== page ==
Eating right is one of best ways to prevent cancer

From Simon Chaitowitz of the nonprofit vegan group Physicians Committee for Responsible Medicine:

As a two-time cancer survivor, I would love to see Tony Snow's tragic death last week help raise awareness about colorectal cancer. The former White House press secretary was just three years younger than me and I know all too well how tough his battle was. Sadly, it's one that 50,000 Americans lose each year.

When famous people pass away, their deaths often inspire news coverage. Unfortunately, the articles often focus on early detection or the latest treatments.

As someone who detected her first cancer early and lives with many complications from various treatments, I know there's an infinitely better approach. It's cheaper, less painful, and comes with fewer side effects. It's called prevention.

One way we can help prevent cancer is to eat right. But what constitutes “eating right” is often up for debate.

Food manufacturers and their lobbyists like to pretend that even the most unhealthful foods – like hot dogs, bacon and other processed meats – are OK in moderation. But late last year, the game was up.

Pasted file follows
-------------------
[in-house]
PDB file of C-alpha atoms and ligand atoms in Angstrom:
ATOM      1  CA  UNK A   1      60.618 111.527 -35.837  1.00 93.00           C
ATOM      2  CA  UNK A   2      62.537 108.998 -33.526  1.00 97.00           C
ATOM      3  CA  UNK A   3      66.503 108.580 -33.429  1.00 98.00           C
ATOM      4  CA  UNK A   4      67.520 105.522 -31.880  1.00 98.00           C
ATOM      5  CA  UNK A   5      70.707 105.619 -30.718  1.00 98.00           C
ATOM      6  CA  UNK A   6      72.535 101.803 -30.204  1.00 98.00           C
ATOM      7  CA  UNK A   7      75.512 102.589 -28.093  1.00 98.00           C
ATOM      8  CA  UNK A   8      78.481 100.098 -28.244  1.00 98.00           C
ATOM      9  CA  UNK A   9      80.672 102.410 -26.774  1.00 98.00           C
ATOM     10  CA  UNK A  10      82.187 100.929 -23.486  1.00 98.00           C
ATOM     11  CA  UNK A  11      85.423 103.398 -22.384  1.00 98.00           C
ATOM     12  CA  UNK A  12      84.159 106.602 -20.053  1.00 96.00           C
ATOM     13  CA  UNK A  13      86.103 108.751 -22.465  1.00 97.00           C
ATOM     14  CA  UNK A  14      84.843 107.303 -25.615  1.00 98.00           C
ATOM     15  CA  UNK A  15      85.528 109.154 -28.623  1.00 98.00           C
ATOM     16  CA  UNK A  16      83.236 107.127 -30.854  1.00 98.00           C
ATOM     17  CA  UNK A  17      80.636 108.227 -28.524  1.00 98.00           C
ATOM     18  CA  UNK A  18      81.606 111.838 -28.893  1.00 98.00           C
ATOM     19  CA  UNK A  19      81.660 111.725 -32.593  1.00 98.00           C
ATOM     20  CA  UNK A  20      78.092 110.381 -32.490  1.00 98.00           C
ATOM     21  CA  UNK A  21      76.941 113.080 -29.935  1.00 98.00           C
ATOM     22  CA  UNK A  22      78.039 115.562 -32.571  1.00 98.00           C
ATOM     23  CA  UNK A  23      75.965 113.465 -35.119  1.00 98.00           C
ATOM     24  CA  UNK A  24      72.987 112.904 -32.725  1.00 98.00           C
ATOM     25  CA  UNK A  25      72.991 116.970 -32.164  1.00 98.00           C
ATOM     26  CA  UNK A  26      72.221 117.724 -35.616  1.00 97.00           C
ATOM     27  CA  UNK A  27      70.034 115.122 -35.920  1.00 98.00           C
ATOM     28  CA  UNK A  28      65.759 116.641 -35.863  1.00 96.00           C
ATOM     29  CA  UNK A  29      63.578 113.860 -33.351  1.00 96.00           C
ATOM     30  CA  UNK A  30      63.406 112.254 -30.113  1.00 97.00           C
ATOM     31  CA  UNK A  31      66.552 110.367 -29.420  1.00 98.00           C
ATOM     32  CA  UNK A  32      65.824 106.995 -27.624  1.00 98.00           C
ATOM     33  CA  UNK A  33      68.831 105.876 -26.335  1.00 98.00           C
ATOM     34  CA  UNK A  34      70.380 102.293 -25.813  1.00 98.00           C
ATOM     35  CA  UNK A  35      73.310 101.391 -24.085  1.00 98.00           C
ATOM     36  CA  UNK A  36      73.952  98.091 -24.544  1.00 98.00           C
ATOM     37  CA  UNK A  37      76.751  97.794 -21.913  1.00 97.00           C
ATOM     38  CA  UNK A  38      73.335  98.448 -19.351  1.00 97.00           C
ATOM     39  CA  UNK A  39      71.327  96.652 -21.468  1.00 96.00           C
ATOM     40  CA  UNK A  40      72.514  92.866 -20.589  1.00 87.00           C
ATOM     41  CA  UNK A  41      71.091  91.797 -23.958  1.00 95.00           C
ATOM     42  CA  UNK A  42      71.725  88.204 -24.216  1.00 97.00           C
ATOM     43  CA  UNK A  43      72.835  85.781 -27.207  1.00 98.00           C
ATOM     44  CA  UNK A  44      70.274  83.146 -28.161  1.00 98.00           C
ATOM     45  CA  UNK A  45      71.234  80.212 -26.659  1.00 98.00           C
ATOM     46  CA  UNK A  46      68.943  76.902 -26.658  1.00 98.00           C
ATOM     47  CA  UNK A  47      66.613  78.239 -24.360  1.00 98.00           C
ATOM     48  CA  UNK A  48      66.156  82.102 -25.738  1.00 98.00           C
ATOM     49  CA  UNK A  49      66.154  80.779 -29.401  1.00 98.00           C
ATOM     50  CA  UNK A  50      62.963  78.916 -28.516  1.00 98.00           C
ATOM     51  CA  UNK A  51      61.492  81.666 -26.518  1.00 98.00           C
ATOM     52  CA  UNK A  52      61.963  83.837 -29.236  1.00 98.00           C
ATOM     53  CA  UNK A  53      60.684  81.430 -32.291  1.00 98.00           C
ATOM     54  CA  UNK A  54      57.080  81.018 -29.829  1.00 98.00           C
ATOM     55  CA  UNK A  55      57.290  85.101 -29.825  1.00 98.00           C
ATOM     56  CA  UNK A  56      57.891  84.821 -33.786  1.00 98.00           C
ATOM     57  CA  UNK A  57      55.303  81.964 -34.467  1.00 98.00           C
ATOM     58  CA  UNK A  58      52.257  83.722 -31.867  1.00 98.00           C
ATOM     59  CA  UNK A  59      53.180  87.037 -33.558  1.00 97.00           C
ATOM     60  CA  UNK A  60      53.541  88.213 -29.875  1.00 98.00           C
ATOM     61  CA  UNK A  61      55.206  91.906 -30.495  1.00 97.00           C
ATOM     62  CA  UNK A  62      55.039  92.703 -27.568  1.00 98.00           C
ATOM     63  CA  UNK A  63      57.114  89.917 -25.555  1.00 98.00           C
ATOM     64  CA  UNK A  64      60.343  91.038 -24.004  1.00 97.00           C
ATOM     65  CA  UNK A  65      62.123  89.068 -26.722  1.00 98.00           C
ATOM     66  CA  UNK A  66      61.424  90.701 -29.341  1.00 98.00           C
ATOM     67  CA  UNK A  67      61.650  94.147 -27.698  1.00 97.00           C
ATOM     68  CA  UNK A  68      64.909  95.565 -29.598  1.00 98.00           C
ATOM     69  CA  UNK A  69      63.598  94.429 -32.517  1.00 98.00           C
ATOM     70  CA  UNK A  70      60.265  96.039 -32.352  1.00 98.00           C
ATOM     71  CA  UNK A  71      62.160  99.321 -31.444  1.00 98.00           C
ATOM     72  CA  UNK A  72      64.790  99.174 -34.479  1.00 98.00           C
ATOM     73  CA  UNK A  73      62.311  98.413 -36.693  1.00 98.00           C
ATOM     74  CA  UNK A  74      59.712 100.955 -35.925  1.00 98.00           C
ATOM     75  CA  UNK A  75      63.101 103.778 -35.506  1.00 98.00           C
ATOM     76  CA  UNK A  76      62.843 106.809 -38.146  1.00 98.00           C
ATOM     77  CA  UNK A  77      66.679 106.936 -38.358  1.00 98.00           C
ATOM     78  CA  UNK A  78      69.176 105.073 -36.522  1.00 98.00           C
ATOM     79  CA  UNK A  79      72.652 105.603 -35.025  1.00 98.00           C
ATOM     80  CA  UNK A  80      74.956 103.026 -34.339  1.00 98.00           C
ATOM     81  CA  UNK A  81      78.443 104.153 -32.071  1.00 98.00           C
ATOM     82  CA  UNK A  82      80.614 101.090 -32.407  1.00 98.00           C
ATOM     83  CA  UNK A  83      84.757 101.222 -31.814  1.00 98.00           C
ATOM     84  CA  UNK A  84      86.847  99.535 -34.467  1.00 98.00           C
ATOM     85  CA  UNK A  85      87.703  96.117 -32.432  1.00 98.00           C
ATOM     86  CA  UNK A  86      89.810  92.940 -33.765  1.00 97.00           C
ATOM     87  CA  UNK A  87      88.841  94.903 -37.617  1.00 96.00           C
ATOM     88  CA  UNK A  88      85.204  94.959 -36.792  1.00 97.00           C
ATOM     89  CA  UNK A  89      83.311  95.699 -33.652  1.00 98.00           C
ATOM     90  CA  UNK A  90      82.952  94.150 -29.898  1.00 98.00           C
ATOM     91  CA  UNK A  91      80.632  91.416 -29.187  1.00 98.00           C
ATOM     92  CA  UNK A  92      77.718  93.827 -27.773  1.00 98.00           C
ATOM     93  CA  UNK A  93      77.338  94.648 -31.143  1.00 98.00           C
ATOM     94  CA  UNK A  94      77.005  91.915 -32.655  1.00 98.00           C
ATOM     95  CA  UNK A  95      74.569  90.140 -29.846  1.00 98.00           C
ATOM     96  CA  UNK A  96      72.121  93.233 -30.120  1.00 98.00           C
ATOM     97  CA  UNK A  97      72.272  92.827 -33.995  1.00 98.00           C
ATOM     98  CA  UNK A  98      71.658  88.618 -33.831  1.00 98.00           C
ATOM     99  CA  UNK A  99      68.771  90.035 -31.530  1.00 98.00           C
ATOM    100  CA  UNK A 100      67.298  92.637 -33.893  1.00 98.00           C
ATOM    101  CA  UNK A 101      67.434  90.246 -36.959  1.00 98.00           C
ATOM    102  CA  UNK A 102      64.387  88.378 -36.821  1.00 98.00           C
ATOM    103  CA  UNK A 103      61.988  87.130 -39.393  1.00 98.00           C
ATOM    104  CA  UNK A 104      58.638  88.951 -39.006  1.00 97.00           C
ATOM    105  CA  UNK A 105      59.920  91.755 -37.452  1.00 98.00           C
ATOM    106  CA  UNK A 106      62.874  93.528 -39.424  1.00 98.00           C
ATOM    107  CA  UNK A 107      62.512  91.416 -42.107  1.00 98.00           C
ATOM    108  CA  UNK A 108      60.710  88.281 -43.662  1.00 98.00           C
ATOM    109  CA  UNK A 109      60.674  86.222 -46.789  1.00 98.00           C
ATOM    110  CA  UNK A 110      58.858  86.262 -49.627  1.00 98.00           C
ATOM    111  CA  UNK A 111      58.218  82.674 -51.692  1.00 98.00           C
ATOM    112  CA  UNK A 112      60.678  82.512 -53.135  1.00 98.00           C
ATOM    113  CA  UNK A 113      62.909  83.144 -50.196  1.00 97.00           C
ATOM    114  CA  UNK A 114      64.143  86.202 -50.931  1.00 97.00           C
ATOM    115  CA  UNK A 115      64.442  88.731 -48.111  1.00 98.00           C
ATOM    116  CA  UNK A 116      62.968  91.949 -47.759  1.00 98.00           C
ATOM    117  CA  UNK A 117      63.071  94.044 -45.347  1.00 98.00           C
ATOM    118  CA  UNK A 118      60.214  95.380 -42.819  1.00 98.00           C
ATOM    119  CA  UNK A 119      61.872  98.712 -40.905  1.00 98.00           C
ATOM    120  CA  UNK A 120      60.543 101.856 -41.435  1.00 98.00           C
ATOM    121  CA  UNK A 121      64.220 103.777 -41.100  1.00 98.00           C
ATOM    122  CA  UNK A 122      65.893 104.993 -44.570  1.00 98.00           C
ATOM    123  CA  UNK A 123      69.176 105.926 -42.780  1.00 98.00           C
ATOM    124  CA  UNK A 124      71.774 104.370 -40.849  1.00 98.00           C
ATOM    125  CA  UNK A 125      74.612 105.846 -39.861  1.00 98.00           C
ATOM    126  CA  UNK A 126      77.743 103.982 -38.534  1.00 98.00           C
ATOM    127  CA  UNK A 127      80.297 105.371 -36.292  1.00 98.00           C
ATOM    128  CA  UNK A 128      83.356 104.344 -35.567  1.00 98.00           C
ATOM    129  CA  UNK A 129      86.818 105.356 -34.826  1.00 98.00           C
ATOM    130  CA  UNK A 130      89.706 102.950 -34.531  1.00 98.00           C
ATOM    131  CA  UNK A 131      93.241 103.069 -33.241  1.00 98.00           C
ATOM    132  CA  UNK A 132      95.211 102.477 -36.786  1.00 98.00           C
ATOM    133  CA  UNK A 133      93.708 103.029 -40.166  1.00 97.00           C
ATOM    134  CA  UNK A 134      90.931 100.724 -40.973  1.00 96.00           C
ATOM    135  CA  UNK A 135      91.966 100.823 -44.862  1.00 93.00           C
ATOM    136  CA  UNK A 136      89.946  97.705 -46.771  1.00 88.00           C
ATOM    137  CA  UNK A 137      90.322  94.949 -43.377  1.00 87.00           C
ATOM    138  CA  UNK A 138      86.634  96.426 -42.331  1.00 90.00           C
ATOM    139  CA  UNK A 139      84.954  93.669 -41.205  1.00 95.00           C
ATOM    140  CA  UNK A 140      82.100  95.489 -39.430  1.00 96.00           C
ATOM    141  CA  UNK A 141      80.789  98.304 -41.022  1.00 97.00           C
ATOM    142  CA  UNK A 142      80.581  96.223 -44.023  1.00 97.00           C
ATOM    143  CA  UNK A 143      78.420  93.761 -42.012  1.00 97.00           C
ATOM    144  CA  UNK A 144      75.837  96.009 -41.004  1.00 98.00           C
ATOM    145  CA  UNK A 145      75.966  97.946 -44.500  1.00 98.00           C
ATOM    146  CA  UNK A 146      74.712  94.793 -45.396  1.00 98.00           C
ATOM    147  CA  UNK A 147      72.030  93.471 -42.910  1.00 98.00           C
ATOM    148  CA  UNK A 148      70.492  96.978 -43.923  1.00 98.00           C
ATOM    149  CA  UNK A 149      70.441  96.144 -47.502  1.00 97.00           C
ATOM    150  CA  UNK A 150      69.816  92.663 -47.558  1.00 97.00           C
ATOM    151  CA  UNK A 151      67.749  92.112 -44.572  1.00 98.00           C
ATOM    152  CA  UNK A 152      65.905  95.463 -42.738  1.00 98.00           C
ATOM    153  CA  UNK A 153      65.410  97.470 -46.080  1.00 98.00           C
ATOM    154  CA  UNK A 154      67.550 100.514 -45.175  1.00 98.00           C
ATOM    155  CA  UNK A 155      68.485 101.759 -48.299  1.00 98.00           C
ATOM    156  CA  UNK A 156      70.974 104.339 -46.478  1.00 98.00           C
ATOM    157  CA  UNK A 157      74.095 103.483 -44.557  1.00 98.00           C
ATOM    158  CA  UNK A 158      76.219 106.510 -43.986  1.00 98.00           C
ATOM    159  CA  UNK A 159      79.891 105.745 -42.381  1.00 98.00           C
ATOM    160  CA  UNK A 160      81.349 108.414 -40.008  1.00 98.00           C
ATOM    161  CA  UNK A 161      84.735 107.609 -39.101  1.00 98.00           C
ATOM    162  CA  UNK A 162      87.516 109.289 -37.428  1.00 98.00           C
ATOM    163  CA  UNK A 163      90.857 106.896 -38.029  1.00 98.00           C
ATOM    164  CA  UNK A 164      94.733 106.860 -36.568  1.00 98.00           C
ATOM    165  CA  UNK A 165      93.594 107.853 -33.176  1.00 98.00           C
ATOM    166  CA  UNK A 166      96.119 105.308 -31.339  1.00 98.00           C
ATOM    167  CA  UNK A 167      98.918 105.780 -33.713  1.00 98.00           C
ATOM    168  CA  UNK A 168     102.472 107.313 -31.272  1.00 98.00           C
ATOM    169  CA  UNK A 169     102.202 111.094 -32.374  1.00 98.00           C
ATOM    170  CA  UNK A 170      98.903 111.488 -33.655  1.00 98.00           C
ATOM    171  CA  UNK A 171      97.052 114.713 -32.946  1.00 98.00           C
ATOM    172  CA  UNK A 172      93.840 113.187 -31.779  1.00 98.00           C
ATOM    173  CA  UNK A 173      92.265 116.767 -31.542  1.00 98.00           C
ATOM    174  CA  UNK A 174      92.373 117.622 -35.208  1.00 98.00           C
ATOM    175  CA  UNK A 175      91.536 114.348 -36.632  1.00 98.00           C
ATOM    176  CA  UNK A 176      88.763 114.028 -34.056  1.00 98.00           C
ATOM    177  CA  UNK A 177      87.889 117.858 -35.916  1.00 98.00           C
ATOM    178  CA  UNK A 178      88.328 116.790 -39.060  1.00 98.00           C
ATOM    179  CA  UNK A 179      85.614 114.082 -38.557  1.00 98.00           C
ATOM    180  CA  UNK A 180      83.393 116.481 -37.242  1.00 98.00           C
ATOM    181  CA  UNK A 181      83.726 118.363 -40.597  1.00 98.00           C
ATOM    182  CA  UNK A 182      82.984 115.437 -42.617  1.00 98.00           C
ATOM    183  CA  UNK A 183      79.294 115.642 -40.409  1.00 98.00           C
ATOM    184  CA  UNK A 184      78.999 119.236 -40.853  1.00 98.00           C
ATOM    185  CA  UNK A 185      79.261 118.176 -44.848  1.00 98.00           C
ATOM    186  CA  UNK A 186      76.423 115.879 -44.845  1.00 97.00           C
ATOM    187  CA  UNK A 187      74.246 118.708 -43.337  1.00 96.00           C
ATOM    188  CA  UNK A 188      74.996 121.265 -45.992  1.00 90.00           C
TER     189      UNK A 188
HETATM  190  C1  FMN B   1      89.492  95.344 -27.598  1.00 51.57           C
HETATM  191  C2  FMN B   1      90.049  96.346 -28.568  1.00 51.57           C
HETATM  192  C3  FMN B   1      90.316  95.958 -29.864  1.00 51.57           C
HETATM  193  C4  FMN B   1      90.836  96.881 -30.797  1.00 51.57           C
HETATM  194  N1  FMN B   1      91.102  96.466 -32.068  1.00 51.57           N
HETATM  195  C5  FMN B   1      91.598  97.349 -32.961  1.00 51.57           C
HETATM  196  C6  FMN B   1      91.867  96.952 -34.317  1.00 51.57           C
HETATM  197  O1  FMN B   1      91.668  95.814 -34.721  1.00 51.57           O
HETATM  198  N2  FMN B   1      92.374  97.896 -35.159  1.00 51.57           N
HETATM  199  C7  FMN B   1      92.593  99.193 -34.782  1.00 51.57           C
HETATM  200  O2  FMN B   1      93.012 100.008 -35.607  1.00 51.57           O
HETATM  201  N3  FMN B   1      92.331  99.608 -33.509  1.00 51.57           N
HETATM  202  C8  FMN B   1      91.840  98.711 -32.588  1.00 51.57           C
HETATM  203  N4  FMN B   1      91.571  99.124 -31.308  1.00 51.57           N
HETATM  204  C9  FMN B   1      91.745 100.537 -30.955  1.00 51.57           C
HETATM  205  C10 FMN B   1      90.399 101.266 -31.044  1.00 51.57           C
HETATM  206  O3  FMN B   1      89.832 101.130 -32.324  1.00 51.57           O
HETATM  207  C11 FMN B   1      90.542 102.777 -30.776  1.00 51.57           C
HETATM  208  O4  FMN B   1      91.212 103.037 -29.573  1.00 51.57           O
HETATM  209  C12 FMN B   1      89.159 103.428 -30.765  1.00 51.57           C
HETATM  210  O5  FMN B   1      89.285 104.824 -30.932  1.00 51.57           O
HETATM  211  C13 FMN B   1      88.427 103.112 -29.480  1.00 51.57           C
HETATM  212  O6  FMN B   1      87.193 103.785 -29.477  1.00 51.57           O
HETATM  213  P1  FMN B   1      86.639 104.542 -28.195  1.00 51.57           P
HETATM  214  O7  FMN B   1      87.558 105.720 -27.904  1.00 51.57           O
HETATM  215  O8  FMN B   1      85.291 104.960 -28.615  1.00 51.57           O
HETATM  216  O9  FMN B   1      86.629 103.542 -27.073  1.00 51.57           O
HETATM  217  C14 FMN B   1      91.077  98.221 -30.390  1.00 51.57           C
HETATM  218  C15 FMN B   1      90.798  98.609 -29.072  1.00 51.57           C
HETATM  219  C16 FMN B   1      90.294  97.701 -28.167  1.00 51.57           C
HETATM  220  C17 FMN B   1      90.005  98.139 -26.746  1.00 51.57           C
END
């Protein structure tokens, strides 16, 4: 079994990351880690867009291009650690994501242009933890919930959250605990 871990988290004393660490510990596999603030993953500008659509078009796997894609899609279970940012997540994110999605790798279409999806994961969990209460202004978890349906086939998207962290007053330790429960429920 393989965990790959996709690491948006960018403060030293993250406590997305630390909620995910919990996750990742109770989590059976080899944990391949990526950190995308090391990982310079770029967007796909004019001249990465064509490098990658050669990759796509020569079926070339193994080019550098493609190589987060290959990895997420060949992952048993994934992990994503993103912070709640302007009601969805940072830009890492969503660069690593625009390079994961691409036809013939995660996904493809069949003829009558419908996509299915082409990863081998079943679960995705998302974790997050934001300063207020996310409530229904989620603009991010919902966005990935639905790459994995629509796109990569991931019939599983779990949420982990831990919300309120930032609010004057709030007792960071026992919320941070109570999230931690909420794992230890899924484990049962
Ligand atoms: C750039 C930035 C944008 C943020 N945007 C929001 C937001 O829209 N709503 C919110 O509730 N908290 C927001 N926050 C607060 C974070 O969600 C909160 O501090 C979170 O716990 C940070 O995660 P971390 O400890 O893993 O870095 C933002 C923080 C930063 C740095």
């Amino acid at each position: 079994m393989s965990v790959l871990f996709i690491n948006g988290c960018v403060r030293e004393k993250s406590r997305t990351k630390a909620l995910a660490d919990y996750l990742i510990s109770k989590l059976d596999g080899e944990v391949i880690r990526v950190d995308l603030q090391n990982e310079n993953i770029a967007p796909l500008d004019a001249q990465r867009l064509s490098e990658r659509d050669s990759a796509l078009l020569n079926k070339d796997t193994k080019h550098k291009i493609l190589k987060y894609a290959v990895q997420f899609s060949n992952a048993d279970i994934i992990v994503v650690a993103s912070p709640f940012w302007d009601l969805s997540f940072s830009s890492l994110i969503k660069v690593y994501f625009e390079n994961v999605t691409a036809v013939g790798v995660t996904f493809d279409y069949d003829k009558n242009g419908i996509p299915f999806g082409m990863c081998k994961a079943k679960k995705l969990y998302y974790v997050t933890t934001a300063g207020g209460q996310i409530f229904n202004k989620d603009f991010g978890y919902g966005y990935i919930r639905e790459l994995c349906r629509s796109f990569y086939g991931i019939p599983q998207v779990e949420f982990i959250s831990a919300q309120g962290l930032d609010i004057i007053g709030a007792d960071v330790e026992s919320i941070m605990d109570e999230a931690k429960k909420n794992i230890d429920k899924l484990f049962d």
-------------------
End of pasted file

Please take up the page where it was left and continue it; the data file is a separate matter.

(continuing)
That's when the World Cancer Research Fund and the American Institute for Cancer Research released a landmark report on diet and cancer risk. The scientists announced that when it comes to colon cancer, there is absolutely no amount of processed meat that's safe to eat.

What is it about processed meats that can cause cancer? Scientists actually aren't certain. Processed meats contain plenty of fat, especially saturated fat, as well as cholesterol, salt and heme iron, which promotes the production of carcinogens. The nitrites used as preservatives, coloring or flavoring agents can also produce carcinogens.

So, if there's one thing you can do to help keep your family healthy, it's to replace meats with healthier choices. Then, when you see a headline about a [famous person] who's succumbed to cancer, you'll know you're doing the best you can do.